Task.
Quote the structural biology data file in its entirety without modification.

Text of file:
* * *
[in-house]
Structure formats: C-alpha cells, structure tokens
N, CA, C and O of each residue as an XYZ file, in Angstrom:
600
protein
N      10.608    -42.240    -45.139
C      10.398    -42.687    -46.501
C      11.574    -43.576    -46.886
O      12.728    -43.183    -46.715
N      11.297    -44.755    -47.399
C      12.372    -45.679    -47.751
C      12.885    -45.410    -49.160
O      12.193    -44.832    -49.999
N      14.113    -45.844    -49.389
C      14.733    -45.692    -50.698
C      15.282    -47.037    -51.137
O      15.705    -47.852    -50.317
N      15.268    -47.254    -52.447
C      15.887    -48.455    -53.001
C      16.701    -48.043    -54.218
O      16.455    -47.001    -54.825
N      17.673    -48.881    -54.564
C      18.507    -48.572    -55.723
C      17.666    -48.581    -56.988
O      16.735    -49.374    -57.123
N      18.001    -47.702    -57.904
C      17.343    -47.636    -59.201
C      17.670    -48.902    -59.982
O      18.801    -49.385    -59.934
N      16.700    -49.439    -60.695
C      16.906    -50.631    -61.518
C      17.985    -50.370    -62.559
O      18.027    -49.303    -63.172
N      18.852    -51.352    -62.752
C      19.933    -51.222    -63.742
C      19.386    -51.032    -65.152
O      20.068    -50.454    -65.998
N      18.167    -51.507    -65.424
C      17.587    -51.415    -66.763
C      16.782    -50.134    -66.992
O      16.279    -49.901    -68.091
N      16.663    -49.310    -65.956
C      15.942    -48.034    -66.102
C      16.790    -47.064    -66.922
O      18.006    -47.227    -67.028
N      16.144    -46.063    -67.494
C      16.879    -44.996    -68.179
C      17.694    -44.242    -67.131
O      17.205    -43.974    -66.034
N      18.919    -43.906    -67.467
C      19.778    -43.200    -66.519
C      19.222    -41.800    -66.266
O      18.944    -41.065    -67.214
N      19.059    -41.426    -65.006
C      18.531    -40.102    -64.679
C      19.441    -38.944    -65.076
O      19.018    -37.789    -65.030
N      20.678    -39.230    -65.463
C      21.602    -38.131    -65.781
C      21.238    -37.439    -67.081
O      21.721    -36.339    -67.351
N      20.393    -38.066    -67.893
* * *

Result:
[in-house]
Structure formats: C-alpha cells, structure tokens
N, CA, C and O of each residue as an XYZ file, in Angstrom:
600
protein
N      10.608    -42.240    -45.139
C      10.398    -42.687    -46.501
C      11.574    -43.576    -46.886
O      12.728    -43.183    -46.715
N      11.297    -44.755    -47.399
C      12.372    -45.679    -47.751
C      12.885    -45.410    -49.160
O      12.193    -44.832    -49.999
N      14.113    -45.844    -49.389
C      14.733    -45.692    -50.698
C      15.282    -47.037    -51.137
O      15.705    -47.852    -50.317
N      15.268    -47.254    -52.447
C      15.887    -48.455    -53.001
C      16.701    -48.043    -54.218
O      16.455    -47.001    -54.825
N      17.673    -48.881    -54.564
C      18.507    -48.572    -55.723
C      17.666    -48.581    -56.988
O      16.735    -49.374    -57.123
N      18.001    -47.702    -57.904
C      17.343    -47.636    -59.201
C      17.670    -48.902    -59.982
O      18.801    -49.385    -59.934
N      16.700    -49.439    -60.695
C      16.906    -50.631    -61.518
C      17.985    -50.370    -62.559
O      18.027    -49.303    -63.172
N      18.852    -51.352    -62.752
C      19.933    -51.222    -63.742
C      19.386    -51.032    -65.152
O      20.068    -50.454    -65.998
N      18.167    -51.507    -65.424
C      17.587    -51.415    -66.763
C      16.782    -50.134    -66.992
O      16.279    -49.901    -68.091
N      16.663    -49.310    -65.956
C      15.942    -48.034    -66.102
C      16.790    -47.064    -66.922
O      18.006    -47.227    -67.028
N      16.144    -46.063    -67.494
C      16.879    -44.996    -68.179
C      17.694    -44.242    -67.131
O      17.205    -43.974    -66.034
N      18.919    -43.906    -67.467
C      19.778    -43.200    -66.519
C      19.222    -41.800    -66.266
O      18.944    -41.065    -67.214
N      19.059    -41.426    -65.006
C      18.531    -40.102    -64.679
C      19.441    -38.944    -65.076
O      19.018    -37.789    -65.030
N      20.678    -39.230    -65.463
C      21.602    -38.131    -65.781
C      21.238    -37.439    -67.081
O      21.721    -36.339    -67.351
N      20.393    -38.066    -67.893